I Was Blind, Now I See (Jn 9:1-41).

My Sheep Hear My Voice (Jn 9:39-41; 10:1-21).

They Picked Up Stones To Stone Him (Jn 10:22-39).

Bethabara

Beyond the Jordan (Jn 10:40-42; 11:3-16).

Bethany

Jesus Raises Lazarus from the Dead (Jn 11:1-46).

Ephraim

The Declaration of Caiaphas (Jn 11:47-54). jesus00000019.gif

Judea

The Woman Who Was Bent Over (Mat 19:1, 2; Mk 10:1; Lk 13:10-35).

Take the Lowest Seat (Lk 14:1-24).

Count the Cost (Lk 14:25-35).

More Parables, Prodigal Son (Lk 15:1-32; 16:1-13).

Exposes the Hypocrisy of the Pharisees (Lk 16:14-18).

The Rich Man and Lazarus (Lk 16:19-31).

Increase Our Faith (Lk 17:1-10).

Teaches the Pharisees About the Coming of the Kingdom (Lk 17:20-37).

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The Pharisee and the Tax Collector (Lk 18:1-14).

Marriage and Divorce (Mat 19:3-12; Mk 10:2-12).

Let the Little Children Come to Me (Mat 19:13-15; Mk 10:13-16; Lk 18:15-17).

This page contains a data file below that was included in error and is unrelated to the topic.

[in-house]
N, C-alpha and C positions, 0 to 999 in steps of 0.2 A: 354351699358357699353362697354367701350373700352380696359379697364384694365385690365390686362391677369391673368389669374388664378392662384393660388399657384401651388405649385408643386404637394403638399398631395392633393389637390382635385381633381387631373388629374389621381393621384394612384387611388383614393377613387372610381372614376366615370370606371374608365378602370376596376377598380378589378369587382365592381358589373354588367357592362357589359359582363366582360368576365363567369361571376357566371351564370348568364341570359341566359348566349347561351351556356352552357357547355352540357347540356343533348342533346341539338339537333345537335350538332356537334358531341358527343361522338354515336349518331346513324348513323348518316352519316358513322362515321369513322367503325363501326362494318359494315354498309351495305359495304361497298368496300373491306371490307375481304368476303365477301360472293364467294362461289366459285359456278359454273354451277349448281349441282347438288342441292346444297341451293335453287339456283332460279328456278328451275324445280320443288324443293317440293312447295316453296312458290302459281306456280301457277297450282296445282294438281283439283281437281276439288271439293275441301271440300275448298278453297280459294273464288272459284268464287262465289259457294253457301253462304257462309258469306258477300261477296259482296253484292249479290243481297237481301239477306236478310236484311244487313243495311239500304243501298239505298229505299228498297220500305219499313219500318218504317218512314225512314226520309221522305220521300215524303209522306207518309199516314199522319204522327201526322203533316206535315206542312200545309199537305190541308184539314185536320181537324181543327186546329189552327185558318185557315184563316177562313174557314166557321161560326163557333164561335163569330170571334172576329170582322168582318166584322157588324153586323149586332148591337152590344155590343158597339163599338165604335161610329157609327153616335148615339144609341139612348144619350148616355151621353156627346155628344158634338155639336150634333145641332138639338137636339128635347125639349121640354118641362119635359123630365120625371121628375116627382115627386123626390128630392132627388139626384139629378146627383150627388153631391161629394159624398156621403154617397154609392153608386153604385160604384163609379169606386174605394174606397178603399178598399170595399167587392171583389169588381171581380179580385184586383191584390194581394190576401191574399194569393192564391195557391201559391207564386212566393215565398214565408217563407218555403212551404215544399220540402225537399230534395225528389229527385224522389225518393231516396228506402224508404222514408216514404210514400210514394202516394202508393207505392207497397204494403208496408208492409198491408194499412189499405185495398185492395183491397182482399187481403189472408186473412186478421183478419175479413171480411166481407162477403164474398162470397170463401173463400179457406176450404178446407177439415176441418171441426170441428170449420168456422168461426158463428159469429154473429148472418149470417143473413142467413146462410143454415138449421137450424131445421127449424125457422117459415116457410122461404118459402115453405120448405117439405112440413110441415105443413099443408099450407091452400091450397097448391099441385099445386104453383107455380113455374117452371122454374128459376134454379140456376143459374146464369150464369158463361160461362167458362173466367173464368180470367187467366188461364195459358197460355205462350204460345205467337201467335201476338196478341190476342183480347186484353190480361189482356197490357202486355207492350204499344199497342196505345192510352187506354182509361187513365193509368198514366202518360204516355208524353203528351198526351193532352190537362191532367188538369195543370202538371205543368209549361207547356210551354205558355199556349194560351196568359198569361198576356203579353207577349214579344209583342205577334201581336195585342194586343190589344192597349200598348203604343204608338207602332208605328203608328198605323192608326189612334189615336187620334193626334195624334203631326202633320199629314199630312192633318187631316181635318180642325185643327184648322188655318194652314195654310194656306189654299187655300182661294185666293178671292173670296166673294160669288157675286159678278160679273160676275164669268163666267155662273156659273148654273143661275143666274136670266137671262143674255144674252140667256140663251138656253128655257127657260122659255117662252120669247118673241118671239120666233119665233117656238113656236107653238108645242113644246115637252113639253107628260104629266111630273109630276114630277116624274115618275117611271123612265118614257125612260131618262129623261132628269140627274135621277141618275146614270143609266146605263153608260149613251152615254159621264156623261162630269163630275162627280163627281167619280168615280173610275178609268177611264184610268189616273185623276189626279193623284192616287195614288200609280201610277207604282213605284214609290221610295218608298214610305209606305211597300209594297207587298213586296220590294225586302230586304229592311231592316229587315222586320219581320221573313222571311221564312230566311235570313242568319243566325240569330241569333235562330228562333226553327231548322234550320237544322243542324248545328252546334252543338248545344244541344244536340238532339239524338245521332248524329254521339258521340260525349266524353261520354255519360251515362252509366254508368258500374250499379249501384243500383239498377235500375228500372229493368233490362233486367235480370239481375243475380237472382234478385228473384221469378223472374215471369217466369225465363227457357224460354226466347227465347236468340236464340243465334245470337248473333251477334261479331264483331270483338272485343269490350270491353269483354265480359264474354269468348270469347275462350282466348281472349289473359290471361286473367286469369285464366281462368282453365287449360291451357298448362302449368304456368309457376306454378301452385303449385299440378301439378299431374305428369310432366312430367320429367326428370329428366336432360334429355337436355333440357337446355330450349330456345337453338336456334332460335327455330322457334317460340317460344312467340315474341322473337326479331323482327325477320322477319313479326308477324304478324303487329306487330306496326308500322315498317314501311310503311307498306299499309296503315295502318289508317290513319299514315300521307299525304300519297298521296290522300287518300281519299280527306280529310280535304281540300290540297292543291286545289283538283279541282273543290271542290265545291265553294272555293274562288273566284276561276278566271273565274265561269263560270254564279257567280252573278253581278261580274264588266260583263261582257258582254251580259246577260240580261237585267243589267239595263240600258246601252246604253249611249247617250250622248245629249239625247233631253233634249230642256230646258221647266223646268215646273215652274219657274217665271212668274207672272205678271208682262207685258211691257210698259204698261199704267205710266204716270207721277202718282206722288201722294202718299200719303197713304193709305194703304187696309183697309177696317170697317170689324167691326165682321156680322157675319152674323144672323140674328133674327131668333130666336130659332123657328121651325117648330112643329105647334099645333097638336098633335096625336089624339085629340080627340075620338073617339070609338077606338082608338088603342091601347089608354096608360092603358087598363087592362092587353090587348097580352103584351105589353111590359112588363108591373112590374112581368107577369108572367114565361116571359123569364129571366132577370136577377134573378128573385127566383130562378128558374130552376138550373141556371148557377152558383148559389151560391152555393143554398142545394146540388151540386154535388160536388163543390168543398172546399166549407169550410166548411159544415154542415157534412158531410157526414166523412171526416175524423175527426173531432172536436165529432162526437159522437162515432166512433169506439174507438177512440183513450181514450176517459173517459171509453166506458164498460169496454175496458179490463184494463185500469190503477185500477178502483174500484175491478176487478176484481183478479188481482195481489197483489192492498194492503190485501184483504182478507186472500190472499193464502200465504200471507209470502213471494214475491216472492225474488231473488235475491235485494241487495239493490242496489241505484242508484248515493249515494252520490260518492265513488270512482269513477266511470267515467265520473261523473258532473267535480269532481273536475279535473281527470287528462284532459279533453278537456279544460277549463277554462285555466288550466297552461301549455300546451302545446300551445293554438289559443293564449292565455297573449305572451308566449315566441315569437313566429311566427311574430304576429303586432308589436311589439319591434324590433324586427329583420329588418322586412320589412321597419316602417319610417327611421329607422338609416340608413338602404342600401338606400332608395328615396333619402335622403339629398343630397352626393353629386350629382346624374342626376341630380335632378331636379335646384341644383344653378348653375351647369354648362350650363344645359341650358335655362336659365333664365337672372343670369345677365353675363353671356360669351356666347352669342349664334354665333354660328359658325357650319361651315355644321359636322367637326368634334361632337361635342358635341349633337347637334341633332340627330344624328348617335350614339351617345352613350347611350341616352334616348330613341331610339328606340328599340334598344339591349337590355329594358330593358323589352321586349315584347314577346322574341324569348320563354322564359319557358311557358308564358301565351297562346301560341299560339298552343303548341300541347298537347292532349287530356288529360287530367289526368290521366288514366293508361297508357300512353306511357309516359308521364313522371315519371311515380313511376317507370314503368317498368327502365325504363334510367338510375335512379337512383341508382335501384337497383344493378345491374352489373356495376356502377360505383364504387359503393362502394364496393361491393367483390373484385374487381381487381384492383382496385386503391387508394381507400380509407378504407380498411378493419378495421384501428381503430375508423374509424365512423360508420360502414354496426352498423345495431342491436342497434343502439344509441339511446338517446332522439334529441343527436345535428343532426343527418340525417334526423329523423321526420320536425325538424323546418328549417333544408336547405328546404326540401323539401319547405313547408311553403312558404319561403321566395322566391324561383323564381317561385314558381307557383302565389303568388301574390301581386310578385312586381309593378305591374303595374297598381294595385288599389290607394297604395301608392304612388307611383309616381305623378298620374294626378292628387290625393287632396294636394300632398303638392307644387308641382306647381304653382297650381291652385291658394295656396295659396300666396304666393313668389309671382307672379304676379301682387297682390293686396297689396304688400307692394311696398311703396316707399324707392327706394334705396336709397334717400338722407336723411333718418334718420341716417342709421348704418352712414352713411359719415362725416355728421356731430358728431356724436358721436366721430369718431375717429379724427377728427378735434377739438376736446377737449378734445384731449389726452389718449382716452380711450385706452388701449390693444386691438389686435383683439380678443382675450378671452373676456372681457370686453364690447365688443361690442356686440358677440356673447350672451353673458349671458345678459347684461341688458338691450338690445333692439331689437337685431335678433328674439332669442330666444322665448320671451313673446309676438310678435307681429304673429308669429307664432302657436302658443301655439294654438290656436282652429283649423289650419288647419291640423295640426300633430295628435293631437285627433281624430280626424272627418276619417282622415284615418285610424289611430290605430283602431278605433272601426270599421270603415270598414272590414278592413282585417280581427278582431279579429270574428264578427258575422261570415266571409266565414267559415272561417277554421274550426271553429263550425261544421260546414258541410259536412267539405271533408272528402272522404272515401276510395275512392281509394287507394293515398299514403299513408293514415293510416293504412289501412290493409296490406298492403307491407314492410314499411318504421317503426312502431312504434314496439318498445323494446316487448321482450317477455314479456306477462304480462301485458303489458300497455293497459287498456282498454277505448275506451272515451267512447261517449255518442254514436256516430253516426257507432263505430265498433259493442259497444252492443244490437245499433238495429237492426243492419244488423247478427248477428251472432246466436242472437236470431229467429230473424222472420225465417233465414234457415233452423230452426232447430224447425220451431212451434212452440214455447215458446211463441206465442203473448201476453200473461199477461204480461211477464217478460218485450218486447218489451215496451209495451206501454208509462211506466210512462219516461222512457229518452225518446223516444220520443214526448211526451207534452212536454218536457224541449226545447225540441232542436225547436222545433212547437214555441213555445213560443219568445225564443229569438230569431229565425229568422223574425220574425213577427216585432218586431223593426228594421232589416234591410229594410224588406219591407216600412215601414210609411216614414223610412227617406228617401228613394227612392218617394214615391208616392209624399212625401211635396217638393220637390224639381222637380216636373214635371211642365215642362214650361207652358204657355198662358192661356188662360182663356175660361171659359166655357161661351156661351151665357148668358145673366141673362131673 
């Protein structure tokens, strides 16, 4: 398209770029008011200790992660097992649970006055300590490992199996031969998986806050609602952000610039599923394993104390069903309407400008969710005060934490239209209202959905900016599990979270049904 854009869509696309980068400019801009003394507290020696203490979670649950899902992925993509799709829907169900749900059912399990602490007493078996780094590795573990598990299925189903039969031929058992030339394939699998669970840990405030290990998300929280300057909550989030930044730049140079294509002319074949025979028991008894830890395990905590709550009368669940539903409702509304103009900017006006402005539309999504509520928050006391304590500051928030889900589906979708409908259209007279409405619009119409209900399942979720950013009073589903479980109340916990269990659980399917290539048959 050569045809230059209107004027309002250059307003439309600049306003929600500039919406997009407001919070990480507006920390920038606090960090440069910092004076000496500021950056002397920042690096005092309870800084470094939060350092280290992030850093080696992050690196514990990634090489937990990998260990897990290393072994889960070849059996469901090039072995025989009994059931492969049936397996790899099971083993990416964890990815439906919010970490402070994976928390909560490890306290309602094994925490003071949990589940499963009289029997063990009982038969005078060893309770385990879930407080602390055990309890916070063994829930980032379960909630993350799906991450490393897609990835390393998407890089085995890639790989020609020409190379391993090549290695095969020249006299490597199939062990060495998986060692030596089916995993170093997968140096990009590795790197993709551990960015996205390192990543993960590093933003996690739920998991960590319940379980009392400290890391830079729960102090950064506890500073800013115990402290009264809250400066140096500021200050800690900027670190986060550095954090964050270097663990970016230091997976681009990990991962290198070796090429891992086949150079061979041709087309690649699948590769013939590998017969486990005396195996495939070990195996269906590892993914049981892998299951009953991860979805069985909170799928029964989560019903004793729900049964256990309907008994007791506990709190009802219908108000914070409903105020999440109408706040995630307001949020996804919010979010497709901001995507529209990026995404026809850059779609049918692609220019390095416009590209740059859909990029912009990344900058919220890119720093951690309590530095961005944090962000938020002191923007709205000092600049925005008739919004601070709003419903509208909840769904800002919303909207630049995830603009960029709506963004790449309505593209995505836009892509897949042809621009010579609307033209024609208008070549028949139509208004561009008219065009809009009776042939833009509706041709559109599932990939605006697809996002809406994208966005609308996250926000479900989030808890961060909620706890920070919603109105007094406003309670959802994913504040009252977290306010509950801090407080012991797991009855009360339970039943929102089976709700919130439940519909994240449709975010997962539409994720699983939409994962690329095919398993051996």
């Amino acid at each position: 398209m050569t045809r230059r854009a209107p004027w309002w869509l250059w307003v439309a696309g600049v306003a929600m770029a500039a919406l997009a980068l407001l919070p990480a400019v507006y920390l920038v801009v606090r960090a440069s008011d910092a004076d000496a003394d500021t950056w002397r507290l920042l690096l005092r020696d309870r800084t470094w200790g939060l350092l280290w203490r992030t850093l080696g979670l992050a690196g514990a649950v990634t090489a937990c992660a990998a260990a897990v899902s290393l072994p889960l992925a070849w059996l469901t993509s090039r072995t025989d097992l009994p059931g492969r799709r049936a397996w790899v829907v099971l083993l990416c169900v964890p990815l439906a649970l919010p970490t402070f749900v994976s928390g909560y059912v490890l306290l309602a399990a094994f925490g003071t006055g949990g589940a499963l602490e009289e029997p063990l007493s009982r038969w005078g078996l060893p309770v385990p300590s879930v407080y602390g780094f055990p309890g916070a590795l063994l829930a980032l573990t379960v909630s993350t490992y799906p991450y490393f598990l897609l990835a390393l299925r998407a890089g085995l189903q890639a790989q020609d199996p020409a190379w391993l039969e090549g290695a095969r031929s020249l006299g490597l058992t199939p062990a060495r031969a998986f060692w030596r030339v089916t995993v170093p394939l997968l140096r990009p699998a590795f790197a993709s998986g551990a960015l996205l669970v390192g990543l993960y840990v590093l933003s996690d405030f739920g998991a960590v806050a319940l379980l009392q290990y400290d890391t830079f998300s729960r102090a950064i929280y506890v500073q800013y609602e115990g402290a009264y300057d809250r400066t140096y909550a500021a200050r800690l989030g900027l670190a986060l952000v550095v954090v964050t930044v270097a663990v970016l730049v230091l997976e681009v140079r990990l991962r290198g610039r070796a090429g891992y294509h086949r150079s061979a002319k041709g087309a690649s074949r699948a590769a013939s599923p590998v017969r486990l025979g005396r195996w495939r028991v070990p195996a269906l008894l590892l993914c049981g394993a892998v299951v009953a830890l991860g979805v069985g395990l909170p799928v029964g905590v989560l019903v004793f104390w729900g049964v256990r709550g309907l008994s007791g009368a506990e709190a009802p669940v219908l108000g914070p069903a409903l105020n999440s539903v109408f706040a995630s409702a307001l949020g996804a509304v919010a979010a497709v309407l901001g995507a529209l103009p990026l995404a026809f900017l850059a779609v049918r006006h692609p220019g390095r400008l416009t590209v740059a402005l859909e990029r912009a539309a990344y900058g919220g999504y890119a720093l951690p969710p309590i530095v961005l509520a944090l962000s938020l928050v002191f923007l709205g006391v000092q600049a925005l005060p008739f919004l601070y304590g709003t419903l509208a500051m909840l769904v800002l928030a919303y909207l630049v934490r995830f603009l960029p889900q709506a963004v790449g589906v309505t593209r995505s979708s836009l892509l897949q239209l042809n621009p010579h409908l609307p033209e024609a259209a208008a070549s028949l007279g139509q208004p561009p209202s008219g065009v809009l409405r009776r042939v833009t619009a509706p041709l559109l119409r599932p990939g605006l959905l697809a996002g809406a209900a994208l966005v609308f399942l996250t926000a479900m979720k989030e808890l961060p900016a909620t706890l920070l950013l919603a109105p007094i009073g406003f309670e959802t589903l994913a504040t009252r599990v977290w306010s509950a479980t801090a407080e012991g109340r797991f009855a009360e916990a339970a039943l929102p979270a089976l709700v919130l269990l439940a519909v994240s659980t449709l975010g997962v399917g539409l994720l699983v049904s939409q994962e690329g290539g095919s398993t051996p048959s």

Rich Young Ruler (Mat 19:16-22; Mk 10:17-22; Lk 18:18-24).

The Parable of the Vineyard (Mat 20:1-16).

Again Foretelling His Death (Mat 20:17-19; Mk 10:32-34; Lk 18:31-34).

Can I Sit at Your Right Hand? (Mat 20:20-28; Mk 10:35-45).

Jericho

Blind Bartimaeus (Mat 20:29-34; Mk 10:46-50; Lk 18:35-43).

Zacchaeus who was a Chief Tax Collector (Lk 19:1-10).

The Parable of the Minas (Lk 19:11-28).

Bethany

Mary Anoints the Feet of Jesus (Jn 12:1-9).

Jerusalem

Triumphal Entry into Jerusalem (Mat 21:1-11; Mk 11:1-11; Lk 19:29-44; Jn 12:12-19).

Jesus Enters the Temple (Mat 21:12, Mk 11:11; Lk 19:45).

Drives the Vendors Out of the Temple (Mat 21:12, 13; Lk 19:45, 46).